Cooking in Nashville since 2001
When Khadra Yusur came to the United States as a refugee in her early 20s, a search for the foods she grew up eating helped her find a place to put new roots.
Resettled by the government first to Richmond, Virginia, she had never experienced snow; she didn’t have the English skills she has today; and she needed to learn to drive for the first time on foreign streets. She also had to travel an hour or more to find the halal butchery (meats prepared according to Islamic law) and ingredients that were important to her diet.
But after a visit to Nashville in 1991, where friends had been resettled directly, she found an environment that was less diverse than it is today but where she could feel more at home.
“I came here and see that my friends lived on Murfreesboro Road, and I said ‘Wow. You just have to take this road to get to the downtown? Interesting. And then all the halal stores all on that road?”
The increased access to food had her feeling more at home in a small but significant way.
“When we moved at the time, there wasn’t a Somali restaurant or store, but we could at least find biryani and garam masala at the Indian and international market at the farmers’ market. There were a couple [markets] on Nolensville Road.”
“And the mosque,” she adds. “When I moved here there wasn’t a Somali mosque. They used to have a house they rented to pray, and it’s located in East Nashville at the pizza place, Pizza Real. That was the mosque. Then the community collected money and found another place of worship.”
She passes on her culture to her two children through the foods that she cooks. Her “dirty pages” dish for Sukhaar, for example, is traditional in homes and Somali restaurants, which we do have in Nashville now.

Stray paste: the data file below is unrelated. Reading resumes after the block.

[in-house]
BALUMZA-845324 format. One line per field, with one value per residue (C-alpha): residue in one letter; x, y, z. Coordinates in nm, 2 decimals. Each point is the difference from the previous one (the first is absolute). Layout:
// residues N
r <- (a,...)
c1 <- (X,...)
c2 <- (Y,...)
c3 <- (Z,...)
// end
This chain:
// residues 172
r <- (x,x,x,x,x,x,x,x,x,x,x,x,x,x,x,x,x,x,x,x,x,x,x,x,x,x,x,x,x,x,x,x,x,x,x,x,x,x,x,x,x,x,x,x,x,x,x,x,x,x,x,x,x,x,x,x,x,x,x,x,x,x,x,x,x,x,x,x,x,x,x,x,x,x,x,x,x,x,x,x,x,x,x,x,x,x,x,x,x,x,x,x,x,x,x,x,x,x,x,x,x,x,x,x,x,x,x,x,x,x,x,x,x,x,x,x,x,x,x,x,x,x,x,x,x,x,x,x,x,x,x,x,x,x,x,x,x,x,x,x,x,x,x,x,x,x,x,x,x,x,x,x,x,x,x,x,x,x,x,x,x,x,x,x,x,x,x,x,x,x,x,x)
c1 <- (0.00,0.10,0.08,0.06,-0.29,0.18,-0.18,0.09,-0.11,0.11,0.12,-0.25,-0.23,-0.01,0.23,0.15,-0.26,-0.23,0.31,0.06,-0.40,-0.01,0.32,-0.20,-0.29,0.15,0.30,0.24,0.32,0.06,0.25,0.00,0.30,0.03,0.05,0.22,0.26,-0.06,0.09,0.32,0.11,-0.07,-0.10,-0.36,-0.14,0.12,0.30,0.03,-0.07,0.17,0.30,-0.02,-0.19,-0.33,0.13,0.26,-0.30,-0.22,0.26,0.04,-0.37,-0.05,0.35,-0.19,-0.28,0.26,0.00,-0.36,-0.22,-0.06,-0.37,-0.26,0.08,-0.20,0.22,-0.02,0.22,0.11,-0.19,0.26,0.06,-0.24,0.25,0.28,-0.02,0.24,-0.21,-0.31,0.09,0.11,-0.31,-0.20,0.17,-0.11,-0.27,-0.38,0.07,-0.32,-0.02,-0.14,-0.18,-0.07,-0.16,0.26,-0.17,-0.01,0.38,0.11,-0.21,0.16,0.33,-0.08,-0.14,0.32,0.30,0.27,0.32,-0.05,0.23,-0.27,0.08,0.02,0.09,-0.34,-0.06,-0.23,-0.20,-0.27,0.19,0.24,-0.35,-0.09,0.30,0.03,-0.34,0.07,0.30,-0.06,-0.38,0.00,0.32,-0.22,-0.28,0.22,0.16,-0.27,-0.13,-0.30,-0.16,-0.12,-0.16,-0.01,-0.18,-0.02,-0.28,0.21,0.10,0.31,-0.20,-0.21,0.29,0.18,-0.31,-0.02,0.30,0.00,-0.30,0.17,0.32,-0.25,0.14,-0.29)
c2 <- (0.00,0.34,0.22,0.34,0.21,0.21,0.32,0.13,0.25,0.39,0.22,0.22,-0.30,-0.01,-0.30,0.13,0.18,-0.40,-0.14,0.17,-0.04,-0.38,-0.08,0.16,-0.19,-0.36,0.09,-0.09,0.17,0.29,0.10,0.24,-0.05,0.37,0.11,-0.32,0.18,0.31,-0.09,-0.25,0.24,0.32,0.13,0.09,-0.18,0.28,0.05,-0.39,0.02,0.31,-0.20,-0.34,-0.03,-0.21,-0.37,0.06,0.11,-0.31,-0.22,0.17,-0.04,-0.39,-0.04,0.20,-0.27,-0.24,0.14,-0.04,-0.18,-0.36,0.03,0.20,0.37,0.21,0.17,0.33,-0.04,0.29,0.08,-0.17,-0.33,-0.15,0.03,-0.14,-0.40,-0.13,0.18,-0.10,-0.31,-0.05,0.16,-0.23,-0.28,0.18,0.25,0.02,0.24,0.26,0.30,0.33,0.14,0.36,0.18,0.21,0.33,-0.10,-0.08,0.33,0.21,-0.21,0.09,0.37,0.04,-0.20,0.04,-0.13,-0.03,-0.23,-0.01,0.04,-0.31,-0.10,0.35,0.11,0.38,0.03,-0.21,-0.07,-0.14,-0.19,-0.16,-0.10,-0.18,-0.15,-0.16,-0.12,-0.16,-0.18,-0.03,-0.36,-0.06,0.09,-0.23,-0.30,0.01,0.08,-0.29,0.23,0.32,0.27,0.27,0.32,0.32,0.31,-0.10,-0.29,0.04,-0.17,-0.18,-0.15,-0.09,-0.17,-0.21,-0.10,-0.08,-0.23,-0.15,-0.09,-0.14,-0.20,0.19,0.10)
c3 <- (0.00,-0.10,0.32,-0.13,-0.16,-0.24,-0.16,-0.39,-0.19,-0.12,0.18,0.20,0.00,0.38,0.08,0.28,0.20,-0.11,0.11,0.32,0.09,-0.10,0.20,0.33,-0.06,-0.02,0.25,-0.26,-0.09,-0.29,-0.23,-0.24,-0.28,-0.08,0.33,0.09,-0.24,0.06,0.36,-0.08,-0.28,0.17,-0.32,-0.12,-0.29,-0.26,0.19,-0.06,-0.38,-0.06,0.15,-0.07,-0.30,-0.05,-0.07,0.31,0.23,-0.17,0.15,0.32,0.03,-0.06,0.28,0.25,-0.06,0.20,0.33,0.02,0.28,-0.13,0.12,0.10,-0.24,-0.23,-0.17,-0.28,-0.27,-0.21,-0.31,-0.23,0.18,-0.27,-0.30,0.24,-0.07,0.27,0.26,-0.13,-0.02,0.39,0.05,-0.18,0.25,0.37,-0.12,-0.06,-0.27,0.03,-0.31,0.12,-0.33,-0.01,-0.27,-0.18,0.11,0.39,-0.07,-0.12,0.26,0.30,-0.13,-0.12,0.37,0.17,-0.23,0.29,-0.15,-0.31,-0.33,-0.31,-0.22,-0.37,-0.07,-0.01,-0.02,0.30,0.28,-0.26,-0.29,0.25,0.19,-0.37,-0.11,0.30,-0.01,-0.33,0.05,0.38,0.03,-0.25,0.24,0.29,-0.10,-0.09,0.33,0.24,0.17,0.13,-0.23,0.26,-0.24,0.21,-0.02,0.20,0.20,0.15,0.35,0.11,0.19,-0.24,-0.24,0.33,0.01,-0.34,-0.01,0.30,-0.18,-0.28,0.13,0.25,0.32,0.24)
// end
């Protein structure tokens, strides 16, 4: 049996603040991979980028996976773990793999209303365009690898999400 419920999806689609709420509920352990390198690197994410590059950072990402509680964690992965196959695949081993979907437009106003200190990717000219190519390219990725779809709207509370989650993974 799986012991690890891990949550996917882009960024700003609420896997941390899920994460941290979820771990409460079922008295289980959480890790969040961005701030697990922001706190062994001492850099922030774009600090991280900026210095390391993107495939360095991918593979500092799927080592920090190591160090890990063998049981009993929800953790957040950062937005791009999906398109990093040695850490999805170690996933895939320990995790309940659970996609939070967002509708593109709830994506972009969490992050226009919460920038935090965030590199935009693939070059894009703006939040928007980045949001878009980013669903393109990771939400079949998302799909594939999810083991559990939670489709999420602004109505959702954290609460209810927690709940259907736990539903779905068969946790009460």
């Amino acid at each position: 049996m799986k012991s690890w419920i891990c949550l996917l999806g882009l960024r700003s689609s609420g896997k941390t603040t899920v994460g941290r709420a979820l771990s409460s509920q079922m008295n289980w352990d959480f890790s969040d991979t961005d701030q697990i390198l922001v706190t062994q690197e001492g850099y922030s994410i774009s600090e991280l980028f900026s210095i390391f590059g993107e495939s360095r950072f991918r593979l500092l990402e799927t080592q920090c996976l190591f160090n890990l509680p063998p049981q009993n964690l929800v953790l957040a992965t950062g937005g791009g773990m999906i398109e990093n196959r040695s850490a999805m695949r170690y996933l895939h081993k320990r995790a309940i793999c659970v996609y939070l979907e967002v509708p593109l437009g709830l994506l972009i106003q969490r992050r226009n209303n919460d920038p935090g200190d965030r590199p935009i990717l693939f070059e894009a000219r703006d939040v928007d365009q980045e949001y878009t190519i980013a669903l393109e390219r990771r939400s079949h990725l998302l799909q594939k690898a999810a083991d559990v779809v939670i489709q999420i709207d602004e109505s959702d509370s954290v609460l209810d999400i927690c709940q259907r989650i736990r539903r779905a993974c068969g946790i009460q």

“I’ve seen my mom cooking, grandmom cooking, or aunties. It’s usually the females who cook. But I change that. My husband, God rest his soul, was different and was willing to help his wife and cook, like my father. I say ‘I don’t like chopping onion. You chop, and I’ll chop the tomato.’”
She also learned to make potatoes and cream and other Russian dishes from her father, a Somali man who attended medical school in Russia for seven years.
On a recent trip to Somalia, Khadra learned for the first time about her father’s inspiration to become a doctor. When he was in high school, he witnessed his older sister hemorrhaging during pregnancy. He rushed her to the government hospital where they had to wait for a long time. “He decided something is wrong with the system and needed to do something. He saw a need to change. He got a full scholarship actually,” she says.
When Khadra came to the United States, she couldn’t yet enroll in college courses in Virginia, and she was turned away initially at Tennessee State University. But, she enrolled in Nashville State and took ESL classes as a way to continue to grow and learn.
Meanwhile, she volunteered at a center for the Somali community (it eventually became the Center for Refugees and Immigrants). After receiving her degree, she became involved in outreach and nutritional classes for new Nashvillians. She now has a master’s degree in public health.
Just like the Sukhaar or the Russian creamed potato, Khadra passes along cooking skills and traditions just as she passes along a resilience and drive to make a good life.
“He passed it to me,” she says of her father, “and now I pass it to my kids.”